"We were either going to stay on the path we were on, which was going to end sometime soon, and then things would be done — or we could choose a different path," she said. "Things might be a little bit more limited, but the long-range opportunity remains in place."
Donors who spoke with WGLT said they were not in favor of reducing staff or programming to the extent the board's decision will likely lead to.
Stephens, who said her work outside of ISU involved sitting on various boards herself, thinks donors may have stepped up to help if the board had told them of pending financial trouble or staff layoffs.
"It seems that a board would let us donors know that, 'Hey, we're struggling. Could you beef up donations?'" Stephens said. "When a very trusted entity in our community who receives generous dollars from its citizens doesn't act as a good steward and it's not accountable and transparent — it's a red flag. I don't want to donate to an organization that treats its staff that way."
Vicki Robertson is a donor and volunteer with the Illinois Grand Prairie Master Naturalist group, an educational program offered by the University of Illinois Extension that, historically, enjoyed a close relationship with the Nature Center. Robertson said she sent questions about what was going on directly to Braid.
"I sent a note to the president of that board out there just saying, you know, 'As a donor and a volunteer, here's a few questions I have. And if you can answer some of them — I understand you're under no obligation to answer them — I'd really appreciate it,'" Robertson recalled. "She said she needed a little bit more time to answer the questions, so I have not heard back about them."
Robertson said among the Nature Center regulars she converses with, uncertainty abounds regarding its future.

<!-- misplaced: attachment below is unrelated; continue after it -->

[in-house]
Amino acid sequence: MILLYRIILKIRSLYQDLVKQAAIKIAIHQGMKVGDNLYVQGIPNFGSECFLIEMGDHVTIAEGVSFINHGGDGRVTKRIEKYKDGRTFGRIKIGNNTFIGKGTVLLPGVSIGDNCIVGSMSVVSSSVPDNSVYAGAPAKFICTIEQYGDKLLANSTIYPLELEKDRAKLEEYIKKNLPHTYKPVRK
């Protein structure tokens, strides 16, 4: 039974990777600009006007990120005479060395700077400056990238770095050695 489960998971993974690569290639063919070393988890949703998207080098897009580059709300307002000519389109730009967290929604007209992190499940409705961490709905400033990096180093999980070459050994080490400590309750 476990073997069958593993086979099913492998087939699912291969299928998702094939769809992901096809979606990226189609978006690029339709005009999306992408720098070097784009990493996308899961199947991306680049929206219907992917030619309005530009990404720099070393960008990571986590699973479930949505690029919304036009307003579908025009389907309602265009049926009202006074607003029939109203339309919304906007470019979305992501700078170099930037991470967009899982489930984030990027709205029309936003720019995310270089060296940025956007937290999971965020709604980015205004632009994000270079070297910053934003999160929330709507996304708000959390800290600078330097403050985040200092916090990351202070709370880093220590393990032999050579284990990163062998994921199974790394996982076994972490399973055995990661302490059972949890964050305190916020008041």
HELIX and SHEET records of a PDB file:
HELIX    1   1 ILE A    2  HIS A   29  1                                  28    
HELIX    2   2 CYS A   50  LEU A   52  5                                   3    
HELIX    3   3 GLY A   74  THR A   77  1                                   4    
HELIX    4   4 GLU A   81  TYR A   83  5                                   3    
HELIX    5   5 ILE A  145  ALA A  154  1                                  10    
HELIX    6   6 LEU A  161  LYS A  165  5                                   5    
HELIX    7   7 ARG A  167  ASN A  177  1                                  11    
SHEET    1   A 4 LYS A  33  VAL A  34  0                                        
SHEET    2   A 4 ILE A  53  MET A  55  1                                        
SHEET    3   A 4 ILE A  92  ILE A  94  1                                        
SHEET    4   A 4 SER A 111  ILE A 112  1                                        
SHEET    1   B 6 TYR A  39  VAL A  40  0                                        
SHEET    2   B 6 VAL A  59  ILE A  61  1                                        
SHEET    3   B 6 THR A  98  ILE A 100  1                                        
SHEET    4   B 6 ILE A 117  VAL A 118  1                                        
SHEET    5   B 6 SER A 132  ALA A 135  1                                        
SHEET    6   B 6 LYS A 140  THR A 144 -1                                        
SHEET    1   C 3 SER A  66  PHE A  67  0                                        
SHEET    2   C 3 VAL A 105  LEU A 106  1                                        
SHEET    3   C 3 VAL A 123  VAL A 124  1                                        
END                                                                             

"A lot of us as donors are kind of questioning, 'Well, where's the money going to go now? Is it just going to be sucked to the foundation that runs the cemetery?'" she said. "At this point, nothing has been told to anybody. So the transparency issue is a little disconcerting, too."
'I had no idea — I didn't see this coming'
Braid described Sugar Grove Nature Center as yet another nonprofit whose financial health suffered from the COVID-19 pandemic and had not yet recovered, prompting the recent interest in its budget from the board.
The extent to which COVID impacted the Nature Center is not easily measured quickly: available IRS 990 forms from the Sugar Grove Foundation are all pre-pandemic, with the most recent one dating to 2019. None of the records indicate steep financial jeopardy, according to Nature Center staff.
The nonprofit entity (and its board) that is taking over employment of one full-time staffer, the Funks Grove Cemetery Association (FGCA), is comprised of nearly the same staff as that of the Sugar Grove Foundation.
The FGCA owns much of the land the center is on and it — along with other Stubblefield and Funk family trusts — is partial funder of the center.
"In my heart, I have always believed that the future of the Nature Center is vibrant. It is my hope that this unfortunate decision can eventually result in a positive outcome for the place that I love so much."Angela Funk, executive director of the nature center
The optics of that overlap in membership, according to Foundation board member and Angela Funk's husband, Eric Funk, are known, especially as they relate to multiple family members populating both boards.
"They should be separated — and other board members agree, or at least they say they agree, that one of the things over the next six months, whatever it takes, is we should be reviewing how a nature center should act," Eric Funk said Wednesday. "Who is responsible for the operation and what kind of board should it be to make it a strong, viable organization."
Braid declined to answer further questions from WGLT regarding concerns that differences between board seat-holding family members had recently cost the Nature Center at least $50,000 in grant funding.
Funk, a founding board member, was more candid.
"The board shot itself in the foot with arguing with another family and losing a $50,000 donation that we received annually for 32 years," he said. "That's just the way it happened. That's why the money is short. The Cemetery Association told Angela over and over again not to worry — they would come up with the money. Well, they didn't."
It remains unclear who will be the one employee that the Cemetery Association pays for; Braid also declined to answer whether a public job posting was available anywhere. It's also possible that a part-timer will be brought on, Braid said initially, but that determination remains forthcoming.